How to Get a Clean Paint Job


 

Among the many challenges a refinish technician is faced with in the course of a day, keeping a paint job clean is one that can sometimes be much more difficult than it sounds. While a contemporary paint booth and modern equipment can certainly be beneficial, it is by no means a guarantee of clean work. In many cases, dirt nibs end up in your paint jobs as the result of something fairly simple that’s being overlooked.

 

We should all be in agreement that proper booth maintenance is crucial, from changing your filters regularly to keeping the inside clean and clutter-free. One thing to ponder, when was the last time you changed your airline? What condition is it in? Airlines wear and can sometimes be neglected, driven over, and covered in dust or overspray. What you can’t see is that airlines also wear on the inside. The inner wall can actually break away and unless your using a line filter it can send particles through your gun and into your paint. By properly maintaining your airline you can avoid finding dirt specks that you may never even of had a chance to see!

 

In newer, high-end paint booths, cabin pressure is not generally something to worry about. However, many paint booths do not automatically adjust the cabin pressure and it must be verified on every job. Different sized objects in the paint booth and filter saturation will both impact your cabin pressure. While negative pressure can increase airflow, it can also draw dirt into the booth. In most cases, you will want to be running at a slight positive pressure.

 

Evaluate your preparation materials, ensure that you are in the lint-free zone! Lint can usually be easily spotted so take some steps to eliminate it from your paint booth. Lower end masking paper and rags will introduce more lint, so avoid the temptation to cut costs using them. The same rule applies to tack clothes as a low-quality tack rag can break apart, fail to remove particles, and even transfer residue. If you’re using a cotton tack cloth look for a tighter weave instead of a low thread count, or consider a polyester knit tack cloth instead.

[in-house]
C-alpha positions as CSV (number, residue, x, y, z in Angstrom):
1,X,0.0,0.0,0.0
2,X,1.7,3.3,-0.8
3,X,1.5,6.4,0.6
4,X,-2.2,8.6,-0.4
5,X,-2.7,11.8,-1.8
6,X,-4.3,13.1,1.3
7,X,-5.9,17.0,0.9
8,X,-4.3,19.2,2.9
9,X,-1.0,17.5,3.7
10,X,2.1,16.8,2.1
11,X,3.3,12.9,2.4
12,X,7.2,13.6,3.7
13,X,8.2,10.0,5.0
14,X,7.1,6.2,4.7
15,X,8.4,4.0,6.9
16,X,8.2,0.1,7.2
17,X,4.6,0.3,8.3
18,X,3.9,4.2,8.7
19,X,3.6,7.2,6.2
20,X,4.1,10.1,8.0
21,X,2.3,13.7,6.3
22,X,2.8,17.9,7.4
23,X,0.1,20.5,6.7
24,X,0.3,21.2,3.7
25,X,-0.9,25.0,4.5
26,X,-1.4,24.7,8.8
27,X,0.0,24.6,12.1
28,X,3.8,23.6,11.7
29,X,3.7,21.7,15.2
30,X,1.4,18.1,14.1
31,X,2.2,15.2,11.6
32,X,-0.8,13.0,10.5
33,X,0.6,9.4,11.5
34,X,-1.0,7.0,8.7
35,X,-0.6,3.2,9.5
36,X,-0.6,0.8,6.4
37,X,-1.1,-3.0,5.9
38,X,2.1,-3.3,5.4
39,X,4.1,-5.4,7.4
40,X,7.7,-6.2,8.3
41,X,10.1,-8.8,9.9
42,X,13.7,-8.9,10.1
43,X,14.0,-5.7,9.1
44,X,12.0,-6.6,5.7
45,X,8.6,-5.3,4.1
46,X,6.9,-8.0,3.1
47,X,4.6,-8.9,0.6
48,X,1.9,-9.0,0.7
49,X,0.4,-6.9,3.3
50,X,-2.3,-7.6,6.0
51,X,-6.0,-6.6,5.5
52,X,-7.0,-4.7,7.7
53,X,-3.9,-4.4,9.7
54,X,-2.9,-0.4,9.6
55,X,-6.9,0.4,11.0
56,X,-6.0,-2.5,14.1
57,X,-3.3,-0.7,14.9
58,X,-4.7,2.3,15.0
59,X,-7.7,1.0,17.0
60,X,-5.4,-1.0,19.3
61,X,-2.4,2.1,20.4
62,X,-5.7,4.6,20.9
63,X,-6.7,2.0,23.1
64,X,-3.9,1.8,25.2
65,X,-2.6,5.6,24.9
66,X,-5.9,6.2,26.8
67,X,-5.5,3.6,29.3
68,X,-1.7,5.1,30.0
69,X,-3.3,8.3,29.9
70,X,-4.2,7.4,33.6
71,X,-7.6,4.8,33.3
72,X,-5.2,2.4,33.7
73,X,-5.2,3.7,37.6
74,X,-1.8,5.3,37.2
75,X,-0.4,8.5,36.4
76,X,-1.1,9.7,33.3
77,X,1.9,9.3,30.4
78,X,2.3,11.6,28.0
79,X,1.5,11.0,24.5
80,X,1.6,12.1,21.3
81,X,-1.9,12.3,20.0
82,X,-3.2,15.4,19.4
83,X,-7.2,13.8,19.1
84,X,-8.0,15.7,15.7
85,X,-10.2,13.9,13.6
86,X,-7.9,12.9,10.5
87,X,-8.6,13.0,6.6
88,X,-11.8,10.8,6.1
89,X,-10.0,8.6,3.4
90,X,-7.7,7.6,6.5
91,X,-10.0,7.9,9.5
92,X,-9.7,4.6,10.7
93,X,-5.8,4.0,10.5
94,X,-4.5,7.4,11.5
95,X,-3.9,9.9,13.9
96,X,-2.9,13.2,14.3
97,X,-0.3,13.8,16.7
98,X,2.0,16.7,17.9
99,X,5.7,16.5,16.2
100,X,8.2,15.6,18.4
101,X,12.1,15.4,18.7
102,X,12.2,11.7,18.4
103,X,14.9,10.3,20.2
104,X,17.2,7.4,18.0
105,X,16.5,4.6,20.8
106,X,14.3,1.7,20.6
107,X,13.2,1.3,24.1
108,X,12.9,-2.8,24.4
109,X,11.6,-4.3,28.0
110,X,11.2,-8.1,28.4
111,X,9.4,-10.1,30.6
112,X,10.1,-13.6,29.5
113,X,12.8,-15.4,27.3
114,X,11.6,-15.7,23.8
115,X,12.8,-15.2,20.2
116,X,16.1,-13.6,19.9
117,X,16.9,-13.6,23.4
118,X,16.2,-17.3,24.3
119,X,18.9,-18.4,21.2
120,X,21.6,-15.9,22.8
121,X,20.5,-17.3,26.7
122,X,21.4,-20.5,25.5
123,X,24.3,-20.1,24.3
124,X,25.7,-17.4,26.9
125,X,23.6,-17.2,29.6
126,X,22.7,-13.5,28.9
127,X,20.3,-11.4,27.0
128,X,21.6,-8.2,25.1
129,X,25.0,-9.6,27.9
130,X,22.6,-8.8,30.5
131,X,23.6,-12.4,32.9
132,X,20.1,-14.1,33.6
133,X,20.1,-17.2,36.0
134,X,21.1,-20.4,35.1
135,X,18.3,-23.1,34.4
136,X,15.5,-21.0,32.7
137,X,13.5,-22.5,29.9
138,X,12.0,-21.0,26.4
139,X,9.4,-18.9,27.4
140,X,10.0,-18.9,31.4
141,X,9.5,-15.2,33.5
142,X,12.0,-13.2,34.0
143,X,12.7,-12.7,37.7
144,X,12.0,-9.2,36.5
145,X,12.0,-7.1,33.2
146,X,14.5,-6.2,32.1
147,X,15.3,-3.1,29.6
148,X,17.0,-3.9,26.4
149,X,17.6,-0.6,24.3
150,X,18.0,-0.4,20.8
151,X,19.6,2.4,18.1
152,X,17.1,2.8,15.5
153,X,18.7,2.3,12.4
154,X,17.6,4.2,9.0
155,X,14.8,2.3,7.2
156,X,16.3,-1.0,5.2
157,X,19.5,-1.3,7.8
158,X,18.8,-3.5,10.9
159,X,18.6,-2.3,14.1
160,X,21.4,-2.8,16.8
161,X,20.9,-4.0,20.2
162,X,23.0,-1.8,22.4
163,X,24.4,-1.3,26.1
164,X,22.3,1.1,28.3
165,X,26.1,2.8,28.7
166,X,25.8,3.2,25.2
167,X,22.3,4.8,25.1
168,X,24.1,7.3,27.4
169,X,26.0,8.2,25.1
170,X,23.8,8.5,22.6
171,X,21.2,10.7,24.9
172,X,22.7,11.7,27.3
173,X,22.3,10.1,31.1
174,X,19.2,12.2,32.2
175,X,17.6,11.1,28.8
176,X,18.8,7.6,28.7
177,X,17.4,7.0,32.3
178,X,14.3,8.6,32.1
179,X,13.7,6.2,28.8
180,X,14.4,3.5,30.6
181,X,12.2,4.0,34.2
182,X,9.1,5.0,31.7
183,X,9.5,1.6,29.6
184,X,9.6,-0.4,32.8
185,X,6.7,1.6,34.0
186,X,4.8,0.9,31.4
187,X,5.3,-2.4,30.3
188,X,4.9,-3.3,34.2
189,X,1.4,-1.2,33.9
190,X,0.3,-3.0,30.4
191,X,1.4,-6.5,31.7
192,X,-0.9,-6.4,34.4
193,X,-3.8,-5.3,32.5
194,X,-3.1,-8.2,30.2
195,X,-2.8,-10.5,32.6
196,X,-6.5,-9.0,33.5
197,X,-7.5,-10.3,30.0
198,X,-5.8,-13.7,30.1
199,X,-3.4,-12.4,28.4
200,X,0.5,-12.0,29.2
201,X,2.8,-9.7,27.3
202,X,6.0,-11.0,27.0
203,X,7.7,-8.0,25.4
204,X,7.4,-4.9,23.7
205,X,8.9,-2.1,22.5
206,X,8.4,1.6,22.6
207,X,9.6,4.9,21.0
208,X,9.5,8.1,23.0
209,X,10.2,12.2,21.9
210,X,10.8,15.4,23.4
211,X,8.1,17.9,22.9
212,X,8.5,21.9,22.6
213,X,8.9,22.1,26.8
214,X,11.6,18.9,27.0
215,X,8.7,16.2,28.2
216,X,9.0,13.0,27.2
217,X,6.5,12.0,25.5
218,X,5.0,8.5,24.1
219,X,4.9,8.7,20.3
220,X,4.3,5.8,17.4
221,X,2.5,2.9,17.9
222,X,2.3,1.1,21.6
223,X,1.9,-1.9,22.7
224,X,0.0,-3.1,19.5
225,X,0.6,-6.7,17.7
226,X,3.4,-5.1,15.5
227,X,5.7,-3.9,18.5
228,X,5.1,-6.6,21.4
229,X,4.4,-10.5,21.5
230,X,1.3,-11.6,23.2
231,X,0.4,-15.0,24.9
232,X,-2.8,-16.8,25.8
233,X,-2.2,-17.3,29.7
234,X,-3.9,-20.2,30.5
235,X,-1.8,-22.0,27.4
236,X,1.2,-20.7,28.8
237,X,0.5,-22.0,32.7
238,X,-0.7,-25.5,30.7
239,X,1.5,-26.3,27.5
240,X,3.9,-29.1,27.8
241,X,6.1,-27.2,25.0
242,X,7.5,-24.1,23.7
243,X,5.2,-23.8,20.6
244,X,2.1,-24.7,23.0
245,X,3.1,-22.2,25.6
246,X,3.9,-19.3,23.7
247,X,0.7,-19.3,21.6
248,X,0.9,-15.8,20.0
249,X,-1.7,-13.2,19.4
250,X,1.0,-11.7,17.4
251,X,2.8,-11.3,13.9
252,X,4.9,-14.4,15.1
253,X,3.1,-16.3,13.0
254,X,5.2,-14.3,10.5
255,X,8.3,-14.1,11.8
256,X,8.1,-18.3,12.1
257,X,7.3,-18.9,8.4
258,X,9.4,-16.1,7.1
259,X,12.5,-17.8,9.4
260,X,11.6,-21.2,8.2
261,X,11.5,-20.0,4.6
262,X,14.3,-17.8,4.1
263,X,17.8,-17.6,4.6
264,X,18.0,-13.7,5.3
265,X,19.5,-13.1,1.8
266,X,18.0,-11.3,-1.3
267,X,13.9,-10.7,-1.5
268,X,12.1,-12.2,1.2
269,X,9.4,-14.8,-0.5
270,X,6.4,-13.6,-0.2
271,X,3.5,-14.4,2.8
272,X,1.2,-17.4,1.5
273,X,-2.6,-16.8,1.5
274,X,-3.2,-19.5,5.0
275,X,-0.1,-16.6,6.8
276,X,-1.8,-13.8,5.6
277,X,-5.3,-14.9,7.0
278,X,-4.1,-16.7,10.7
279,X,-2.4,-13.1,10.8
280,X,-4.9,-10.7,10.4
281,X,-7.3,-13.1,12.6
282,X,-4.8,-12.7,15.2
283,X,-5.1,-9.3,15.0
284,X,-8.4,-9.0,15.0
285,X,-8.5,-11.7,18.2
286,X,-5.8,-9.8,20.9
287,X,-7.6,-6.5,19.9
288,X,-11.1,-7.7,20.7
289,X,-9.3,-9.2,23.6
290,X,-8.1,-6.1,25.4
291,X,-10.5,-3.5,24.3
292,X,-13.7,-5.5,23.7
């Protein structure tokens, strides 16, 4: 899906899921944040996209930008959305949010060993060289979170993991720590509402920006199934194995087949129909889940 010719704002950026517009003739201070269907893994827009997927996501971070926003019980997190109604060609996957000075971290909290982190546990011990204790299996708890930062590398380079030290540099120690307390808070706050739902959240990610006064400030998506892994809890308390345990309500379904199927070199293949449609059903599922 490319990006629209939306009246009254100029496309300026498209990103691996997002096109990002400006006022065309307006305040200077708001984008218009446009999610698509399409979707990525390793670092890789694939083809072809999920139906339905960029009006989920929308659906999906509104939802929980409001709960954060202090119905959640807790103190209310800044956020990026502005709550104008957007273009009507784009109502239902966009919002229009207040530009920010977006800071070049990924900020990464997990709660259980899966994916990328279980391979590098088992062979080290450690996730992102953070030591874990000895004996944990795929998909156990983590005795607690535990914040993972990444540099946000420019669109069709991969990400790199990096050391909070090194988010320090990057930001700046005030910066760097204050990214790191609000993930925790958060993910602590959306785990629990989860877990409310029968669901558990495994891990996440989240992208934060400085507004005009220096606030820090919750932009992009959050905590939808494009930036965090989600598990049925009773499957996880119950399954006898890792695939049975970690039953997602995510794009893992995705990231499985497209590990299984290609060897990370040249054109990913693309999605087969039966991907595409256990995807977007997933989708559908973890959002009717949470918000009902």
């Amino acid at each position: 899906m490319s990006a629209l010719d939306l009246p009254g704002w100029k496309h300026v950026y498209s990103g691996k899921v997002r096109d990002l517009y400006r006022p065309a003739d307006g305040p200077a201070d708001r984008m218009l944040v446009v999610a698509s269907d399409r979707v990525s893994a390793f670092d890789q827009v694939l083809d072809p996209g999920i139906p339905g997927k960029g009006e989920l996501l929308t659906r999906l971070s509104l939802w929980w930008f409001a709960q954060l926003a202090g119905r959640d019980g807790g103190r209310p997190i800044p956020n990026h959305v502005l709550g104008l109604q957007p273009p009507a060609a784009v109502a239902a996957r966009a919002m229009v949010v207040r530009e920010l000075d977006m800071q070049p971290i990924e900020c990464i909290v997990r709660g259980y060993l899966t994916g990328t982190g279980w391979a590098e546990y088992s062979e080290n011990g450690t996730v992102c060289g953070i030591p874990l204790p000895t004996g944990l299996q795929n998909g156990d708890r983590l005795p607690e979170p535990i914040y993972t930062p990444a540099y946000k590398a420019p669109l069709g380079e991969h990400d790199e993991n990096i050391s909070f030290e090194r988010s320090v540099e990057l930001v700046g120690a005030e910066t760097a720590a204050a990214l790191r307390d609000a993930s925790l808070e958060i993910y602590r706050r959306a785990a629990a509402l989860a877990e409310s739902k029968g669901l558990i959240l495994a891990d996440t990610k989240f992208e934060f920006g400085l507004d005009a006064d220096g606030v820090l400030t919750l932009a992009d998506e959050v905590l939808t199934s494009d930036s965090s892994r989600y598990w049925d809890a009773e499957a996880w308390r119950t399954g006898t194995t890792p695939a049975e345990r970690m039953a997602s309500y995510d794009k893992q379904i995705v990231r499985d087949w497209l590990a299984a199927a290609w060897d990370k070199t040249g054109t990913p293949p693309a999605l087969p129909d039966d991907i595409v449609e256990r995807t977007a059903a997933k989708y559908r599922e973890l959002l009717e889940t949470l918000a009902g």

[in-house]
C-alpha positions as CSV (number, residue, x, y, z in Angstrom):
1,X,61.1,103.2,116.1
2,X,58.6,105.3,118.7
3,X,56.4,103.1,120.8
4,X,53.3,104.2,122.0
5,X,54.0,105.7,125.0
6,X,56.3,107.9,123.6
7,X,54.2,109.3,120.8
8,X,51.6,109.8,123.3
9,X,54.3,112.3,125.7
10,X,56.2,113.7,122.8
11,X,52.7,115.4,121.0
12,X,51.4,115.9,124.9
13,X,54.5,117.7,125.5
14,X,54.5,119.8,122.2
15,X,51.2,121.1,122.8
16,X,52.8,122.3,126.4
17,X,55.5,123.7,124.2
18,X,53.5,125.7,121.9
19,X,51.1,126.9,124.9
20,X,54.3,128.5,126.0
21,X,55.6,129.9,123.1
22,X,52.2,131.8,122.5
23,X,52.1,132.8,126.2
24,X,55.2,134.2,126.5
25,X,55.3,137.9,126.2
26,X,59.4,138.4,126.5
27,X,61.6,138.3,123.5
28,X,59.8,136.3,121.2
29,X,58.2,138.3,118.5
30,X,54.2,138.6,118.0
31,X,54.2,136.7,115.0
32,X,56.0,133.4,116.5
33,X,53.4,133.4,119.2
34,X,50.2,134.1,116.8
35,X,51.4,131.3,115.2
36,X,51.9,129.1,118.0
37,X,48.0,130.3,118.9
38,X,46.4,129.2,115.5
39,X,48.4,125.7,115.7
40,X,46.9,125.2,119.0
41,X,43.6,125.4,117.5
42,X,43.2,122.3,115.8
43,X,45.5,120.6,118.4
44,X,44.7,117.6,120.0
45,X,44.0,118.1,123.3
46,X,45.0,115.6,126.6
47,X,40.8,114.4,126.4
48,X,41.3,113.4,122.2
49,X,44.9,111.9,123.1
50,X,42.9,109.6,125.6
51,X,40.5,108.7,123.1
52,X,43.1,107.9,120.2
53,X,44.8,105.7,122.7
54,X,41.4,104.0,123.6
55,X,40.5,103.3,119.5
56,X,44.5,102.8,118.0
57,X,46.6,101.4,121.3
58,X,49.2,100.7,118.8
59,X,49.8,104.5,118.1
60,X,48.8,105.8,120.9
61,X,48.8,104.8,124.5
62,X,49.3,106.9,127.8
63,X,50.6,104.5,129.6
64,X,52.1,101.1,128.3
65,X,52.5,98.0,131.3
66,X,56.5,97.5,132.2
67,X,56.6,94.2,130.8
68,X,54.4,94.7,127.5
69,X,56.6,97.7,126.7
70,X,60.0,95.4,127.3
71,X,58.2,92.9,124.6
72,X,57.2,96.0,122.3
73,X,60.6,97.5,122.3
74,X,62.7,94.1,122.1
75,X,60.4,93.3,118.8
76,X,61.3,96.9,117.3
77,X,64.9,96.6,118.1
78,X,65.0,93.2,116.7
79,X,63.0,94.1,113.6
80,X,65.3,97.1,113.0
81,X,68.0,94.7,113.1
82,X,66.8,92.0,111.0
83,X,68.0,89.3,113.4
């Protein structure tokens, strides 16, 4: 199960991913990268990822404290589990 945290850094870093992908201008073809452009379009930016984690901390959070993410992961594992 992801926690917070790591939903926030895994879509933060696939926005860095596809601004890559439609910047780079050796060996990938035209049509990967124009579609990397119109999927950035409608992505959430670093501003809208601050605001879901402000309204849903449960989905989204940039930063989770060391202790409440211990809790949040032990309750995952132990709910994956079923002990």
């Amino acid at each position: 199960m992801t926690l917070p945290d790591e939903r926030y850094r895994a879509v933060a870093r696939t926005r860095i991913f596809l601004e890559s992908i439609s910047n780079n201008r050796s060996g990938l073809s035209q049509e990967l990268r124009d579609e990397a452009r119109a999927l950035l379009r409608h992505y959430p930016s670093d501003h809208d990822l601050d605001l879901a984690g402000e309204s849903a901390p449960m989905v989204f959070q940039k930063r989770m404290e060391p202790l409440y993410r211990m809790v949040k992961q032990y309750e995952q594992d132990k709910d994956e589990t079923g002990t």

When it comes to maintaining spray equipment you should break down your gun often and ensure it is always as clean as possible. After cleaning let your spray gun air dry rather than wiping it dry with towels. This will prevent lint from contaminating your spray gun and ending up in your paint jobs. When spraying, set your wall regulator to the lowest pressure needed to achieve the required PSI at your gun. This will not only just reduce air surges, but also improve your spray guns performance.

 

Lastly, remember that with a great paint job comes great responsibility. There is no time like the present to take those preventative steps that you’re already aware of. Toss away that re-usable wheel cover, save masking for the end, and use your stands for the paint booth only. Take the time to evaluate your current process and invest yourself into prevention, not into polishing.

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